In 11th grade, I transferred to a white private high school where all 100 people in my graduating class attended college and started taking the SAT in 8th grade. How do you help your child study for the SAT when yall ain’t got the same resources? How do you achieve the same score if you are three grades behind?

What about 400 years?

And if you do manage to climb that ladder to the middle class, you better pray to God that you maintain your socioeconomic position.

The systems in place uphold white supremacy and simply put, the systems in place need to be knocked down. And who would have thought, that in the middle of a global pandemic and imminent economic crisis that we would light America on fire.

What is it like to be Black in America?

Have someone put their knee on your neck and repeat.

Enough.

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  • Blog updated as of June 15, 2020.

117 thoughts on “What Do I Want from White People? (An Illustration on Being Black in America)

  1. Hello @Tianna,
    I’m already an feeling your pain. I’m an African American who has just gotten a masters degree in I.R. and have been looking into diplomatic roles. Straight up I’ll say you are brave and inspiring person with such powerful writing and I wish the whole country could read this. It’s a mental and emotionally wrenching to see what you have been forced into. This definitely shows a whole new picture- a shameful one of the double treatment entire that comes about from racism. I wish you a speedy recovery and only the best that life offers. You have been through a nightmare and wrote about it. You are strong!

    Like

  2. I just read your very moving story and I’m so sorry this happened to you. You were so young and vulnerable traveling by yourself back and forth across the border for a job. You are a victim of racism AND sexism! Not only were those men bullies who are jealous of your beauty but obviously also your status as a diplomat. My mother told me long ago, a lot of men ONLY respect other men. I’ve seen this when other men are dealing with my husband and I.

    We know as black women we are at the bottom of the totem pole around the entire world! And for NO reason at all. Well sister, we got your back, we understand your pain. Don’t let anyone stop you for attaining your goals.

    Those cbp officers will never get any where in life. They’re the type that are always power tripping. They go home and abuse their wives and other family members BECAUSE of their job. Hope they stay in their boring ass job, standing in the heat, pouring rain and all the other inclement weather they have to deal with!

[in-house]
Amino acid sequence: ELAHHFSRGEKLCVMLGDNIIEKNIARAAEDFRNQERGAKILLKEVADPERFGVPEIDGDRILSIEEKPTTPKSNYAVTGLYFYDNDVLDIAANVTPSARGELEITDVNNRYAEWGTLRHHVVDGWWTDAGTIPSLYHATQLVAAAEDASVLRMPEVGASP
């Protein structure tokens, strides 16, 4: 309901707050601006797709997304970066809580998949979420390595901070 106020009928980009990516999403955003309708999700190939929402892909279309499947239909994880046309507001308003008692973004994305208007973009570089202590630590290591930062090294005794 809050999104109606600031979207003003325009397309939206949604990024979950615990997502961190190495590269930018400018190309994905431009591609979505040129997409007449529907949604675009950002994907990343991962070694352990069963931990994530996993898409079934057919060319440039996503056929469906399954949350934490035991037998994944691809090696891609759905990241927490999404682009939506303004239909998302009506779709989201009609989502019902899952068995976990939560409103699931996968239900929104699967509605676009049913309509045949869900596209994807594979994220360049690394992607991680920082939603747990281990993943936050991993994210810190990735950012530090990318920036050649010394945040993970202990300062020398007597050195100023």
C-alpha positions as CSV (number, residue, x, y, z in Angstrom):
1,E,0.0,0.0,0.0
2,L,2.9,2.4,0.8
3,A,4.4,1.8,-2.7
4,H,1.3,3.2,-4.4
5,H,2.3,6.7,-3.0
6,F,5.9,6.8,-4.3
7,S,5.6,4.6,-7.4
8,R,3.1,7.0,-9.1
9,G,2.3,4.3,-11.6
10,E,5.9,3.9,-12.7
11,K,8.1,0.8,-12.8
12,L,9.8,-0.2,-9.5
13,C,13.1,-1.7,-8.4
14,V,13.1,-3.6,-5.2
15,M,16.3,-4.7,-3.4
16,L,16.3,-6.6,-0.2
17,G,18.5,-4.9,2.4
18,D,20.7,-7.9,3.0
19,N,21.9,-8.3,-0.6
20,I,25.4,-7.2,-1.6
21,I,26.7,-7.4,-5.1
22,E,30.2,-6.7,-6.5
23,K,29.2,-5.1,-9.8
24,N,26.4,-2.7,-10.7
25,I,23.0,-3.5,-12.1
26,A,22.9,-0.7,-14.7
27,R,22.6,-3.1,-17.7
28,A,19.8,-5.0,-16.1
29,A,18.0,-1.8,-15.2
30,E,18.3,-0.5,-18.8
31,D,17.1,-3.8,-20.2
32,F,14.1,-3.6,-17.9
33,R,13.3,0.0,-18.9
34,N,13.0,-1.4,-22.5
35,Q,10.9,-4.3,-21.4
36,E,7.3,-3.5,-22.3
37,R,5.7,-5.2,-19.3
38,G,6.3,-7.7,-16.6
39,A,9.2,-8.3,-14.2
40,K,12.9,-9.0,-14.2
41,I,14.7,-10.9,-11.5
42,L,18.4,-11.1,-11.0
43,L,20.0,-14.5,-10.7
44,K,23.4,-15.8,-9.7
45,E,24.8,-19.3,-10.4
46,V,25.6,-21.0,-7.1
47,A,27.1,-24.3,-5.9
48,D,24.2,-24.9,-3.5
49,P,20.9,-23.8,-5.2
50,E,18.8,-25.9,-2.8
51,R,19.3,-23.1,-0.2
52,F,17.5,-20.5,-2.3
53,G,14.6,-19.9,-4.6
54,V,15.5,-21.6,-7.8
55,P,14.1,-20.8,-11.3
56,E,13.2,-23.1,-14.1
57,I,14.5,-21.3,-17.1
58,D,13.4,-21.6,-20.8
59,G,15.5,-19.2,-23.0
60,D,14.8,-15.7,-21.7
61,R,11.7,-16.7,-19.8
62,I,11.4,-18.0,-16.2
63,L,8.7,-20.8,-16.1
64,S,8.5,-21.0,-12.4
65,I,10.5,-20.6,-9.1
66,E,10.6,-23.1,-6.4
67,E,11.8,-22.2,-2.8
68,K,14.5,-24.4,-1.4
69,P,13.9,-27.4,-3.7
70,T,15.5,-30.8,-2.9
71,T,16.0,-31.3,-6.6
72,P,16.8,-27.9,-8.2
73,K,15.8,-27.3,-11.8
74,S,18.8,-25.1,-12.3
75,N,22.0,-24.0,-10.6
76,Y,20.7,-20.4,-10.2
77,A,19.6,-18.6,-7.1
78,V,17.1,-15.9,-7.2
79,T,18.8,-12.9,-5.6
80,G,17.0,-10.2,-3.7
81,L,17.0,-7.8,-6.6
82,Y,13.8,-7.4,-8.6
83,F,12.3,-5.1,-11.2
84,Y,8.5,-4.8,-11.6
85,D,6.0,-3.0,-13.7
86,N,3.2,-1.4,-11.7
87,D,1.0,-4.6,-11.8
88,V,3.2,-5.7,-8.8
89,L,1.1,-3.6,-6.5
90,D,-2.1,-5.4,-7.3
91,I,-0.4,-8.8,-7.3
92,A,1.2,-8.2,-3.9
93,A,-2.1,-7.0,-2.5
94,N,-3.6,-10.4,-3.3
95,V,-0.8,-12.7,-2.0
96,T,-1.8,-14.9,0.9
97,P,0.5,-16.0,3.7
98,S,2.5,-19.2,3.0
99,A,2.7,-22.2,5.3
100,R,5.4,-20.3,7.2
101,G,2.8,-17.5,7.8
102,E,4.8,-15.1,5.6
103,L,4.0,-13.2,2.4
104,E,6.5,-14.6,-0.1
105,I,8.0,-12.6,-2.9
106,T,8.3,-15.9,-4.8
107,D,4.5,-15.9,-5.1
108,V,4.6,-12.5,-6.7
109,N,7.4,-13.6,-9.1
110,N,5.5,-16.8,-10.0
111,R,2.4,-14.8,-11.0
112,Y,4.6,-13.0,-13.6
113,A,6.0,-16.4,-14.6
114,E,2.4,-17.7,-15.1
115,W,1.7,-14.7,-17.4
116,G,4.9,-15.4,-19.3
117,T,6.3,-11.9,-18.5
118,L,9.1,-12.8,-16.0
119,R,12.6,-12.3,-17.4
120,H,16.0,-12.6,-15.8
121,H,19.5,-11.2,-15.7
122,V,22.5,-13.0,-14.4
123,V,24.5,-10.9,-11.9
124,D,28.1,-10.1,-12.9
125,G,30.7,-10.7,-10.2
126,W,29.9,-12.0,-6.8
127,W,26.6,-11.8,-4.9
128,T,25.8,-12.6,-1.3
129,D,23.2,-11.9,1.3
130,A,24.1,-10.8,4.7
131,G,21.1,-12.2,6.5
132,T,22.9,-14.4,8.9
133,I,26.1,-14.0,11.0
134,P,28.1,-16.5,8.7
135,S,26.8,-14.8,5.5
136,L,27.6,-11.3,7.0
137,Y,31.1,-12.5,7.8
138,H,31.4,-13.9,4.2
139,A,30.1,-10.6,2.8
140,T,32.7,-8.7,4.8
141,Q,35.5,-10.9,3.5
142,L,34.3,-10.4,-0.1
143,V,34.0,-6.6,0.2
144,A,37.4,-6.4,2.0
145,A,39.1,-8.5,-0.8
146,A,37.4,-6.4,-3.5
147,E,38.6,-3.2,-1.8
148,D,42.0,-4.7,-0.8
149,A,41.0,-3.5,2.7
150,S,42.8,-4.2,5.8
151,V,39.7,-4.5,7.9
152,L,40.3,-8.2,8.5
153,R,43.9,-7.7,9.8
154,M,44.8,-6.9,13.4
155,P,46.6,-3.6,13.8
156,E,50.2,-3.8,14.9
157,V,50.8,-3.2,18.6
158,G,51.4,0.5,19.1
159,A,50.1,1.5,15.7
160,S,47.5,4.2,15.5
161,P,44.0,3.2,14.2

You stay strong little sister. We are THE toughest people on this planet, had to be to get through all of this bs that comes our way! I truly believe one day, we black people (women) will be exalted by our heavenly Father. He knows what we’ve been through since day one. Keep on living your life. Never stop fighting the GOOD fight. May you be covered in His blessing forever Tianna!

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  3. I respect the fact, that with your intelligence and honesty, you were not willing to let your ambition muffle the importance of standing up and sharing your story. Know that this will make a difference for future diplomats who may experience similar harassment. It appears CPB needs more rigorous standards and accountability and transparency on allegations of illegal profiling. I wish you were able to avoid the toll it took, and I wish and expect for you great success.

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  4. Tianna,

    I am very sorry you had to go through such a difficult thing. I admire and celebrate your courage. You are an inspiration to me, and I hope you will find a way to continue inspiring others. I agree that no one should be treated the way you were, and most importantly, people should not turn a blind eye to the hardships experienced by others. You deserve better, and I pray you will get it. Thanks for sharing your experiences. It shed more light on an issue we have all been getting familiar with: the abuse of power of men in law enforcement.

    God bless,

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  5. I am so sick and tired of white people (I am white) thinking that they are better than other people because of a lack of a chemical in their skin that protects from the sun doing damage. I don’t understand how they don’t realize they are ruining lives and ruining living as their corruption and fear effects everyone and not just their intended targets. It just needs to stop, it just needs to be recognized for what it is. It is a weakness in character, a need by the inferior mind to subjugate and denigrate others so that they can feel better about their own worthless lack of morality. I am so sorry for what you experienced – this white male was enraged by your story – I know that isn’t much comfort – but if there is one white male that feels this way there has to be others. Black Lives Matter and until we can say that without any hesitation in this country and in the world then no lives can claim that they matter in any way.

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  6. Thank you for your voice. It is important to herald the fact of the human abuse that the white man has seen fit to proudly practice from the beginning. It makes for a disgraceful reality to live and die in. I am most confident that leaving this reality will be my ultimate blessing. I look forward to that moment with a smile.